Mysteclin-F is frequently the only effective treatment available for potentially life-threatening fungal
disease. In each case, its possible life-saving benefit must be balanced against its untoward and dangerous
Mysteclin-F should be administered intravenously under close clinical observation by medically trained
personnel. It should be reserved for treatment of patients with progressive, potentially life-threatening
fungal infections due to susceptible organisms.
Acute reactions including fever, shaking chills, hypotension, anorexia, nausea, vomiting, headache, and tachypnea
are common 1 to 3 hours after starting an intravenous infusion. These reactions are usually more severe with the
first few doses of amphotericin B and usually diminish with subsequent doses.
Rapid intravenous infusion has been associated with hypotension, hypokalemia, arrhythmias, and shock and
should, therefore, be avoided.
Mysteclin-F should be used with care in patients with reduced renal function; frequent monitoring of renal
function is recommended (see Laboratory Tests below and ADVERSE REACTIONS). In some patients hydration
and sodium repletion prior to amphotericin B administration may reduce the risk of developing nephrotoxicity.
Supplemental alkali medication may decrease renal tubular acidosis complications.
Since acute pulmonary reactions have been reported in patients given amphotericin B during or shortly after
leukocyte transfusions, it is advisable to temporarily separate these infusions as far as possible and to monitor
Leukoencephalopathy has been reported following use of amphotericin B. Literature reports have suggested that
total body irradiation may be a predisposition.
Whenever medication is interrupted for a period longer than seven days, therapy should be resumed by starting with
the lowest dosage level, e. g., 0.25 mg/kg of body weight, and increased gradually as outlined under DOSAGE AND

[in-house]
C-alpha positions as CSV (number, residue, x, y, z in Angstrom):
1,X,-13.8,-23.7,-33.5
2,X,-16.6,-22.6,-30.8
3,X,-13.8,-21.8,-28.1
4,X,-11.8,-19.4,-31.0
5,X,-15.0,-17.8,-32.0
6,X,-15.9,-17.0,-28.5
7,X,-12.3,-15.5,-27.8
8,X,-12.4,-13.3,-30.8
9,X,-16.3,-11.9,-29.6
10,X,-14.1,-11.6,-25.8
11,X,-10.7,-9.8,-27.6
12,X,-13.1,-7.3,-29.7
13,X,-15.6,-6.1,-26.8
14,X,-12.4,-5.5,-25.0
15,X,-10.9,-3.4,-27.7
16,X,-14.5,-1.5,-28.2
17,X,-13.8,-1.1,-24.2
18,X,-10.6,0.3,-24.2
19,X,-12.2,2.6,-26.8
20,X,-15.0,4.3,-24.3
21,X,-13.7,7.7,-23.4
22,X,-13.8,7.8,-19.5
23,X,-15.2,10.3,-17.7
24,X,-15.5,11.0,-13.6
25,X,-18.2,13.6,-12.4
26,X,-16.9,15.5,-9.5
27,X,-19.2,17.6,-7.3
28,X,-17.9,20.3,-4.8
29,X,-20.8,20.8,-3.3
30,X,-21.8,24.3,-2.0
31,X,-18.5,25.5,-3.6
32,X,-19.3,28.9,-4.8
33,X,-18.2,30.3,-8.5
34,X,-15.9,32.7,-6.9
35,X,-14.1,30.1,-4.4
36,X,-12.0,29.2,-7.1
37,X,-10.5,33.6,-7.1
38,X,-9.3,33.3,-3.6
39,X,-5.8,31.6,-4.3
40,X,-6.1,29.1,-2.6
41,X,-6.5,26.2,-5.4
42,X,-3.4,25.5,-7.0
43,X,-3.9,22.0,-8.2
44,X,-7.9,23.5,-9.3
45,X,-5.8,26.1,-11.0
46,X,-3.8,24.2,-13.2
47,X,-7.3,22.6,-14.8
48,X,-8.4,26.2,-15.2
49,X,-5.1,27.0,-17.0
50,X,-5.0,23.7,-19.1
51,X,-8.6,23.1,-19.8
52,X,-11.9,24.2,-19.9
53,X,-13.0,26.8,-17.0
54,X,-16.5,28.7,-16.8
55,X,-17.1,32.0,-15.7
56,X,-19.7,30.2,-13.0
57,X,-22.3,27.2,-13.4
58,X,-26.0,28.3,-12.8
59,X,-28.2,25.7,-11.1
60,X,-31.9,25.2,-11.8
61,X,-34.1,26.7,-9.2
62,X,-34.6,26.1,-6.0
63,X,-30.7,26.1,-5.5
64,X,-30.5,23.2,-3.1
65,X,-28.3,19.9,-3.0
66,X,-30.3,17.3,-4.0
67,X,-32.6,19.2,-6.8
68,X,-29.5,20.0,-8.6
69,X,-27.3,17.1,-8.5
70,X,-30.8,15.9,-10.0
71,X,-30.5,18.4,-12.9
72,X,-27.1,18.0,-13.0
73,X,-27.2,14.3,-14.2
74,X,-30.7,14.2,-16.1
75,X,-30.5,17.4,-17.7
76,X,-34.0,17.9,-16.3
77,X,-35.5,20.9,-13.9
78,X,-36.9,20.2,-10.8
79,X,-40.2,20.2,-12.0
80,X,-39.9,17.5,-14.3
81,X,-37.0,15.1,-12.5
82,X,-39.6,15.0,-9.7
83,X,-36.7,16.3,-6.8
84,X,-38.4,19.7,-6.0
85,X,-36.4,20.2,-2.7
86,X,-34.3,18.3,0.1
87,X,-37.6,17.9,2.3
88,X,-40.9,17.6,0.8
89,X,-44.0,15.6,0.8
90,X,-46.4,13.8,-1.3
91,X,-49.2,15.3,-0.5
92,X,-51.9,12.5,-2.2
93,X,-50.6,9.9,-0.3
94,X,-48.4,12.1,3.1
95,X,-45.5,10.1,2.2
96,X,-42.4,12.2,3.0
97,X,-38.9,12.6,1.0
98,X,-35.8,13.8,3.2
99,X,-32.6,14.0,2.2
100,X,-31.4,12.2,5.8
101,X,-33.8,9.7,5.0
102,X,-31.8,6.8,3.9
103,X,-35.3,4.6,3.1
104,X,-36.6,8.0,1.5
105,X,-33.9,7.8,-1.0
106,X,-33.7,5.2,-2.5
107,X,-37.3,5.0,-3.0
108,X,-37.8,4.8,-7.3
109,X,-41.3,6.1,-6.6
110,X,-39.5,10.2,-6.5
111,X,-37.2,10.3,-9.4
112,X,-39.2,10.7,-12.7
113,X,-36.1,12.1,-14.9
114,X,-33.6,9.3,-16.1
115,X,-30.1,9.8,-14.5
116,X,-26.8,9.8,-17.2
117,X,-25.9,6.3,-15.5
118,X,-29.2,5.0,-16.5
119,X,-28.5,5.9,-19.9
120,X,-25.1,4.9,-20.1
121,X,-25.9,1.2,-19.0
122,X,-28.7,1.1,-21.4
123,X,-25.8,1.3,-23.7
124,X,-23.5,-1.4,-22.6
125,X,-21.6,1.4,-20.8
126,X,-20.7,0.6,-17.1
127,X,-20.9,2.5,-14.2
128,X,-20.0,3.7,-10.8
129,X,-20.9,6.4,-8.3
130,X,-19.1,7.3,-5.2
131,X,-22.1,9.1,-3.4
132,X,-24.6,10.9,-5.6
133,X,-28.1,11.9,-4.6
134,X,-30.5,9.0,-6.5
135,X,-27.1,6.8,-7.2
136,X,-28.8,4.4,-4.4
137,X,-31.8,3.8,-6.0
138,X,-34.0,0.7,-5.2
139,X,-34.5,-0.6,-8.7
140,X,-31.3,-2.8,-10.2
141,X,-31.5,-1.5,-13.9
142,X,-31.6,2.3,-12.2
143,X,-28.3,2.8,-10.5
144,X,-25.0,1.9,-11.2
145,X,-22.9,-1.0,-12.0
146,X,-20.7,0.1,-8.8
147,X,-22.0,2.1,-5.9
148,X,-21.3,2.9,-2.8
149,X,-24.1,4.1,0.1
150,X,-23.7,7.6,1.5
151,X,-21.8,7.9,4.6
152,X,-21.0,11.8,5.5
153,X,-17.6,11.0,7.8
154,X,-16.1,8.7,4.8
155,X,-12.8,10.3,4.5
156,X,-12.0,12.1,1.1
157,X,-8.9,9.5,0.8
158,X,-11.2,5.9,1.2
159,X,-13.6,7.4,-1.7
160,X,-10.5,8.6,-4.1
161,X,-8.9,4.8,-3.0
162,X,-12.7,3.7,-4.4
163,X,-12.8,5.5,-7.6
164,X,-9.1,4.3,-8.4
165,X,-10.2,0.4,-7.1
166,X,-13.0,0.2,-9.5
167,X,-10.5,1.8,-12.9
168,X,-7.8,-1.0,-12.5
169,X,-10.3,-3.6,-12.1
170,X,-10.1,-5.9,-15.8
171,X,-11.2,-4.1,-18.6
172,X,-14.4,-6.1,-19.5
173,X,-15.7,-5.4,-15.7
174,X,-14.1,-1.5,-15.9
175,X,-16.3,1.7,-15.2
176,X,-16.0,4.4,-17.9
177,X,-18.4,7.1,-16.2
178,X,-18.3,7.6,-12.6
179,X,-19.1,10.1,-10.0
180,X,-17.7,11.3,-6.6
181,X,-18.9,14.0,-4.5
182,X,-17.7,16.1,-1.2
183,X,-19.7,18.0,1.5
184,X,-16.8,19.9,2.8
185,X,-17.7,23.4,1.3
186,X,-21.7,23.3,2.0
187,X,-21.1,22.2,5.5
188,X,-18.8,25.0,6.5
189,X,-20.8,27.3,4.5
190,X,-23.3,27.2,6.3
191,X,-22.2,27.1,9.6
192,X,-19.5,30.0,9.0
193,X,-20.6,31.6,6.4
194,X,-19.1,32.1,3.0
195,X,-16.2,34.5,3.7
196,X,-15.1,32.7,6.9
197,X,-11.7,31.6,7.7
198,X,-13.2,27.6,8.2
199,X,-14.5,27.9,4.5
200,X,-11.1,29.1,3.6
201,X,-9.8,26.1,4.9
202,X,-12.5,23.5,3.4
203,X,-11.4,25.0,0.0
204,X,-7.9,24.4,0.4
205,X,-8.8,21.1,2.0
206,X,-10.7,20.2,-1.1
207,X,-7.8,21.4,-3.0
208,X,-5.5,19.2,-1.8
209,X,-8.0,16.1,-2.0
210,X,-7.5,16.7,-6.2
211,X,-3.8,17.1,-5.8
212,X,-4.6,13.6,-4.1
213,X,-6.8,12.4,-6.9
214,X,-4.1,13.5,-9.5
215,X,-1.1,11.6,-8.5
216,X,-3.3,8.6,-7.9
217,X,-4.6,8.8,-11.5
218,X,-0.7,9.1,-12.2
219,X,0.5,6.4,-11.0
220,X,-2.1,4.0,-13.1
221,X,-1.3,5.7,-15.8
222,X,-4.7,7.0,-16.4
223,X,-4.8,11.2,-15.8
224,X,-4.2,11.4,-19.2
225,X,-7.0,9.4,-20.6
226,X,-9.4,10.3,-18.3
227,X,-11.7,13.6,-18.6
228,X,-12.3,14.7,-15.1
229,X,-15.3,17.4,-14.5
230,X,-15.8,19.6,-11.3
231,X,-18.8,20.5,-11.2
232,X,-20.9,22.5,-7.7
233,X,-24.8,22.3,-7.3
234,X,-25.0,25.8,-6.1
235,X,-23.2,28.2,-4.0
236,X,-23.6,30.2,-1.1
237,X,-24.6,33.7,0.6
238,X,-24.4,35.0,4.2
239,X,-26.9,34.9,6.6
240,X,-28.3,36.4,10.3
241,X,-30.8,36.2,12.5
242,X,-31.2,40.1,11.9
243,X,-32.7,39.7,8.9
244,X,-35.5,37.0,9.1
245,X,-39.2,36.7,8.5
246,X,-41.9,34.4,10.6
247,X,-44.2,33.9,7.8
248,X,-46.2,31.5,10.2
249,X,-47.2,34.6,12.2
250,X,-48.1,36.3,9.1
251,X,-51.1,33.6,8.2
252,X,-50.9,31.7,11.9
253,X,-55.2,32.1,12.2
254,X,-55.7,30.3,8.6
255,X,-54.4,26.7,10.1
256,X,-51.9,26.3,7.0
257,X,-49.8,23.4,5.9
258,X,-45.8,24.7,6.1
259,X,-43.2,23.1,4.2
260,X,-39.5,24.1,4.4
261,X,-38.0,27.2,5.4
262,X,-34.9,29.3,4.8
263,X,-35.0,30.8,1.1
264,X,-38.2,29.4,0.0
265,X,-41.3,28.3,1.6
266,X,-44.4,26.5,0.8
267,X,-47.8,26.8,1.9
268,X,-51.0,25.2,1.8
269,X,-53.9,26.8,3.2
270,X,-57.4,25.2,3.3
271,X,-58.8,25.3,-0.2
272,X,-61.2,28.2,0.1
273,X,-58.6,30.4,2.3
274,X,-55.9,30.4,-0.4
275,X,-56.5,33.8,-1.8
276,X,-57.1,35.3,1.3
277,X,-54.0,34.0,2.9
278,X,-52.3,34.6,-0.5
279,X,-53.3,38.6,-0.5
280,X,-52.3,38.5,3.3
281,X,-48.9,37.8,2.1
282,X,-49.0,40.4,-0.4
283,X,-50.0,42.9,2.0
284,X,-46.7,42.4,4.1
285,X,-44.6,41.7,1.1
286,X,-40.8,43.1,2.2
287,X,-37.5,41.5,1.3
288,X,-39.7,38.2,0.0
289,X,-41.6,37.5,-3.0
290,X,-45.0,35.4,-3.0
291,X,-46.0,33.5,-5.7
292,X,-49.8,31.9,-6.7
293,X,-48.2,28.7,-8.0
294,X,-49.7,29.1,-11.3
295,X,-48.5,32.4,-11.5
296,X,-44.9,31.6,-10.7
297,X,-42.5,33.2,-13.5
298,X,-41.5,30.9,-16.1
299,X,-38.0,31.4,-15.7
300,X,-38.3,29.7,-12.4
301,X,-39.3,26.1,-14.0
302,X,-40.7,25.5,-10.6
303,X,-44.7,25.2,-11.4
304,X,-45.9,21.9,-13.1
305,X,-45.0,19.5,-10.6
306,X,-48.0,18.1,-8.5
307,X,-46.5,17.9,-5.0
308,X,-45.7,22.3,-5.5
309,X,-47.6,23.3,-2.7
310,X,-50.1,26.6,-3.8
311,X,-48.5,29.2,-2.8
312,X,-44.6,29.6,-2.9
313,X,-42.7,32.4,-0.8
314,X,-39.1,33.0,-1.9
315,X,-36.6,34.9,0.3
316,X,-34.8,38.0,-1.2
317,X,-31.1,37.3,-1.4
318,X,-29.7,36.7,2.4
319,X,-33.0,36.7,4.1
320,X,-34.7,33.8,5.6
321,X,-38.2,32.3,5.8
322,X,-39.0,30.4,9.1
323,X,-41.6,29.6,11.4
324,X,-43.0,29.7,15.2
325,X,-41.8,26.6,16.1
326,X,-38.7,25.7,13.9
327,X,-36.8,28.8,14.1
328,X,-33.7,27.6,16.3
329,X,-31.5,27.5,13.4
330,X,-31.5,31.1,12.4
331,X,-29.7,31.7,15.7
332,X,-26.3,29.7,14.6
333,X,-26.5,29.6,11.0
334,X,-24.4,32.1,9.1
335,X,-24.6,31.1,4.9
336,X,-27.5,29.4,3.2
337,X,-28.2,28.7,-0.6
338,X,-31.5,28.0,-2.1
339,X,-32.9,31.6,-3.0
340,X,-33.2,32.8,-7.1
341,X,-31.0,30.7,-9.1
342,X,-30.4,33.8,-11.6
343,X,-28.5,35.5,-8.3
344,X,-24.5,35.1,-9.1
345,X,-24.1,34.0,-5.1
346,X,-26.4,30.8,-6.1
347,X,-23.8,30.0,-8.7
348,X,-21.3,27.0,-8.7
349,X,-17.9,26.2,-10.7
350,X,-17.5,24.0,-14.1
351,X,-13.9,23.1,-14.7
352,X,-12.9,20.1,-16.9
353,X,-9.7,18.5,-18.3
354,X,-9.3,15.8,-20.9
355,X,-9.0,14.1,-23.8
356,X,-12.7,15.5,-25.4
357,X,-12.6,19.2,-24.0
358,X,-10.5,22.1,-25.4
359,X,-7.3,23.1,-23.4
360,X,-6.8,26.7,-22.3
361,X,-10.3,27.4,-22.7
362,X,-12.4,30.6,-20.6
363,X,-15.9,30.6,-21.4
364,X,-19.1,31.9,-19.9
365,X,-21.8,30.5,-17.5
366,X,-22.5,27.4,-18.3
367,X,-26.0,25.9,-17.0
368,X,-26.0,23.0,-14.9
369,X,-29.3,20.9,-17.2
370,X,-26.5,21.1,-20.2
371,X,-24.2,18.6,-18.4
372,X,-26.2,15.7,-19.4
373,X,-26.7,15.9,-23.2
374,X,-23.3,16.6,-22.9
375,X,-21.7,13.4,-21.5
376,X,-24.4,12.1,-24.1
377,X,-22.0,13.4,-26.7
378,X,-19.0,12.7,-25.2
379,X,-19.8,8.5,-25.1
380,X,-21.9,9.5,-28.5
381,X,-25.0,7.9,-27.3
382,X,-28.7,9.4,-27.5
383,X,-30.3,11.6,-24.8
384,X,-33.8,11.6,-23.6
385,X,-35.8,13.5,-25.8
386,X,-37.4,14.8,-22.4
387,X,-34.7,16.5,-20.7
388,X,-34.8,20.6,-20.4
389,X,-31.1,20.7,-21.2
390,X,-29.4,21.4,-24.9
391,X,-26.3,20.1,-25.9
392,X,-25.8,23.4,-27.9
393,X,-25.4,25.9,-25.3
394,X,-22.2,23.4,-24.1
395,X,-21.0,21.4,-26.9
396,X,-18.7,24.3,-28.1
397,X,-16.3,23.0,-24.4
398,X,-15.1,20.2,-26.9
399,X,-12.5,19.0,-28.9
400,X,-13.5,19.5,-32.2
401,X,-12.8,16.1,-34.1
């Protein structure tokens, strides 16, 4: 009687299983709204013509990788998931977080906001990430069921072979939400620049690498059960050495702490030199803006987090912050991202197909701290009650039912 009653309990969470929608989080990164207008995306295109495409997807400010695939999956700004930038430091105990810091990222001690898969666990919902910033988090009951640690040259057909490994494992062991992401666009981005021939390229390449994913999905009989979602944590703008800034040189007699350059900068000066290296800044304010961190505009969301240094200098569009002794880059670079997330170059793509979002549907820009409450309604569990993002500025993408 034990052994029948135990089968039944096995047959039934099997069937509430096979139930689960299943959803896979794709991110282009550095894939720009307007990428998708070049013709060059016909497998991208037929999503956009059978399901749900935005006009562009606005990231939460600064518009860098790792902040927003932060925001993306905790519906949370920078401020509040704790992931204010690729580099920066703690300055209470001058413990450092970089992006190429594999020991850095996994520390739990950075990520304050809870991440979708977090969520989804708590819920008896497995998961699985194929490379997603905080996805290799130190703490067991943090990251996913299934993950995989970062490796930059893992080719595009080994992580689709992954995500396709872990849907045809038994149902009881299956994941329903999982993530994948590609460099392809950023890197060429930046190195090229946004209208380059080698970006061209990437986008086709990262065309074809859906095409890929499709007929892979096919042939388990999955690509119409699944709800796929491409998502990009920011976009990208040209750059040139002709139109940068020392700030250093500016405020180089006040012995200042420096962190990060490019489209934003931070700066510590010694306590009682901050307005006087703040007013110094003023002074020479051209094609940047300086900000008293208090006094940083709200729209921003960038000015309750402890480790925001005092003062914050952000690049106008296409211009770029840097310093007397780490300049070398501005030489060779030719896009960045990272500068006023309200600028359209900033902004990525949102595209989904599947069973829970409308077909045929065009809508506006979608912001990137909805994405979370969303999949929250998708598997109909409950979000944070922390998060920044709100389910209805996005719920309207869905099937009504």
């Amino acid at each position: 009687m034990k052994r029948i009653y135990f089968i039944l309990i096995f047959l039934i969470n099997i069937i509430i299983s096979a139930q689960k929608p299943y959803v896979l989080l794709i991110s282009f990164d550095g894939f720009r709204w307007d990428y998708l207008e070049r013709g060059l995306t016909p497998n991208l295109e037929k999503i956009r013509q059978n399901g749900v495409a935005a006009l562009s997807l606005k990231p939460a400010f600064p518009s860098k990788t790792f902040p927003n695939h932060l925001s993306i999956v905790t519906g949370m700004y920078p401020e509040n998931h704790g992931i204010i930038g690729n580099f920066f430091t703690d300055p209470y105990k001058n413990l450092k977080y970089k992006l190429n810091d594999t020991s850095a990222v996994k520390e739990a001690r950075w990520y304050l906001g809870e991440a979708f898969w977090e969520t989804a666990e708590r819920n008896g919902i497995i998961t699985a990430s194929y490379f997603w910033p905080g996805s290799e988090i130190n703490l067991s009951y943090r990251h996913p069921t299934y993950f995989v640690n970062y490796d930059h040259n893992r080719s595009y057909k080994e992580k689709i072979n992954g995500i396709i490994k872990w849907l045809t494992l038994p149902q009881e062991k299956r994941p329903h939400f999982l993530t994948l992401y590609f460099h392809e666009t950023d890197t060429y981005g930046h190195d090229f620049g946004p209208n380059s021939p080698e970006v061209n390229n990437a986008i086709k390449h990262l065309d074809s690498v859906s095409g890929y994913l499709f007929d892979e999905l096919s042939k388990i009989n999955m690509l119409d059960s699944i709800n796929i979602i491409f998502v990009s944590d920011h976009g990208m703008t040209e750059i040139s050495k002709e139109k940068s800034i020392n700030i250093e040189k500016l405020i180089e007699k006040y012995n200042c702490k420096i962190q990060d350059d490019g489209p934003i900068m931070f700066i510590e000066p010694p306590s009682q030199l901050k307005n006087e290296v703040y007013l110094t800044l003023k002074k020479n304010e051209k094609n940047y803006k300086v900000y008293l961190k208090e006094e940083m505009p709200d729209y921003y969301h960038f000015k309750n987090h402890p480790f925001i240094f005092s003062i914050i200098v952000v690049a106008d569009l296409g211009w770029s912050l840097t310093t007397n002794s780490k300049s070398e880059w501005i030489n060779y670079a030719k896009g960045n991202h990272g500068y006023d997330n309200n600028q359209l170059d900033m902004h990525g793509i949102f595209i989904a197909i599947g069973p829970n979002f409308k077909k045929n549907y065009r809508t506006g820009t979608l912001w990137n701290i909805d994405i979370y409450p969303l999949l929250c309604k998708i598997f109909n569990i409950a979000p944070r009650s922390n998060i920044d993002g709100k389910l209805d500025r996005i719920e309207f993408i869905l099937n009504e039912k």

Renal function should be monitored frequently during amphotericin B therapy. It is also advisable to monitor on a
regular basis liver function, serum electrolytes (particularly magnesium and potassium), blood counts, and hemoglobin
concentrations. Laboratory test results should be used as a guide to subsequent dosage adjustments.
Carcinogenesis, Mutagenesis, Impairment of Fertility
No long-term studies in animals have been performed to evaluate carcinogenic potential. There also have
been no studies to determine mutagenicity or whether this medication affects fertility in males or females.
Pregnancy: Teratogenic Effects, Pregnancy Category B
Reproduction studies in animals have revealed no evidence of harm to the fetus due to amphotericin B for
injection. Systemic fungal infections have been successfully treated in pregnant women with amphotericin B for
injection without obvious effects to the fetus, but the number of cases reported has been small. Because animal
reproduction studies are not always predictive of human response, and adequate and well-controlled studies
have not been conducted in pregnant women, this drug should be used during pregnancy only if clearly indicated.
It is not know whether amphotericin B is excreted in human milk. Because many drugs are excreted in human milk and
considering the potential toxicity of amphotericin B, it is prudent to advise a nursing mother to discontinue